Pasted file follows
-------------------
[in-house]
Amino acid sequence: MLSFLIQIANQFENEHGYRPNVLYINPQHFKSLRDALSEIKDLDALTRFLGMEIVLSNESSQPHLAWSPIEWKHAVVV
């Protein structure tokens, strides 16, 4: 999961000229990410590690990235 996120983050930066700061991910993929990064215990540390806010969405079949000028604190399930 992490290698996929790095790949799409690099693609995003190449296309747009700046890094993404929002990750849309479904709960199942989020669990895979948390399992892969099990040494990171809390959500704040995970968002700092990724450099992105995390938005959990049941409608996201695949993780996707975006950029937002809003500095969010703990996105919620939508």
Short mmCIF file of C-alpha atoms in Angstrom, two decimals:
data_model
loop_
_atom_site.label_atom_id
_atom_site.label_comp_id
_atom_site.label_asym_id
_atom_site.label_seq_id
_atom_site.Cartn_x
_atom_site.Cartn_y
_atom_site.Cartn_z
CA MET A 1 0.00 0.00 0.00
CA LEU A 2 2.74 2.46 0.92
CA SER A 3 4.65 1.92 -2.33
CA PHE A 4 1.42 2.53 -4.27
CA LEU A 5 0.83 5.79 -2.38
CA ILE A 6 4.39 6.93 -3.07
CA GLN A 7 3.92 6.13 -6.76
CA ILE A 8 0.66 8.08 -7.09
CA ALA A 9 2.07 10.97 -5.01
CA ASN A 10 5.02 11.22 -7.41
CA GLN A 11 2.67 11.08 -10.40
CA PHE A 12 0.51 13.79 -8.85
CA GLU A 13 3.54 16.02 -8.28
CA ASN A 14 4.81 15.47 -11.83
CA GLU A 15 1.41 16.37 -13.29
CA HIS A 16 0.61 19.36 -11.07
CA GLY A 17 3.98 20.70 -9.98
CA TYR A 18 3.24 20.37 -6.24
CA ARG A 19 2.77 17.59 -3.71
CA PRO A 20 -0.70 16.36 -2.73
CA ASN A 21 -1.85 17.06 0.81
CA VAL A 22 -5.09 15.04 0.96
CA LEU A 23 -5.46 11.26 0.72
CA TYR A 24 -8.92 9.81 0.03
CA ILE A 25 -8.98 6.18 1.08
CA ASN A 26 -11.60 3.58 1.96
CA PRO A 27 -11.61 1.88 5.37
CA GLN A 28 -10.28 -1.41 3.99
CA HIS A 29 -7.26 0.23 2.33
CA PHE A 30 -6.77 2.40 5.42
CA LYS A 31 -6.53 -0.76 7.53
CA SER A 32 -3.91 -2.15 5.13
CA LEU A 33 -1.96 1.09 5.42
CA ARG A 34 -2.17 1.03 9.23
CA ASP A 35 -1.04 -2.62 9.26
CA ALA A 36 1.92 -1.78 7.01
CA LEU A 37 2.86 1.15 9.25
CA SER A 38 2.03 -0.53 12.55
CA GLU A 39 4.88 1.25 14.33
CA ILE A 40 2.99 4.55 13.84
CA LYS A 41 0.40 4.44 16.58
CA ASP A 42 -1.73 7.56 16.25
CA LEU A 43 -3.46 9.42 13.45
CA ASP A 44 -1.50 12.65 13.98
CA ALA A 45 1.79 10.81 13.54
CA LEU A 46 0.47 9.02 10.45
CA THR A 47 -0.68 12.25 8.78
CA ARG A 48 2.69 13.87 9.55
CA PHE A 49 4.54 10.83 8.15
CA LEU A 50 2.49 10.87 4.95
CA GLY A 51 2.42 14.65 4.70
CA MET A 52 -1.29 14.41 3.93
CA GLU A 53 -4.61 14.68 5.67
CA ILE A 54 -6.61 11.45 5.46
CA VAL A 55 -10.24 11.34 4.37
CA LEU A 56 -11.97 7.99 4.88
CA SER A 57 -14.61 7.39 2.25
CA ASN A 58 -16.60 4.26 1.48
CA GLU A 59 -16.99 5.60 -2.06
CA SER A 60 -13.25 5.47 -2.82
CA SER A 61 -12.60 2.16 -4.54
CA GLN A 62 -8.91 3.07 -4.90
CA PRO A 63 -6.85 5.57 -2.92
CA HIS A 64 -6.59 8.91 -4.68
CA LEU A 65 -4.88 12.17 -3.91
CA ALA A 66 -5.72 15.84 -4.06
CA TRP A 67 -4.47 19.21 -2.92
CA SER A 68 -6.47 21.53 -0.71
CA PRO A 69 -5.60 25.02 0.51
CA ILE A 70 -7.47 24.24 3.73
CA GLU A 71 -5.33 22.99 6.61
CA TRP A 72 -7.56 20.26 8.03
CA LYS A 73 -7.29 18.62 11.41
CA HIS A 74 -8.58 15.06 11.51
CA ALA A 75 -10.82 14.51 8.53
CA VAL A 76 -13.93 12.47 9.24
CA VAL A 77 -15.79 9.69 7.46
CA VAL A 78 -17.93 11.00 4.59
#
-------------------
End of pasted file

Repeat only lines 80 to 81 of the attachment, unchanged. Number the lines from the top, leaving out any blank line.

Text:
CA TRP A 67 -4.47 19.21 -2.92
CA SER A 68 -6.47 21.53 -0.71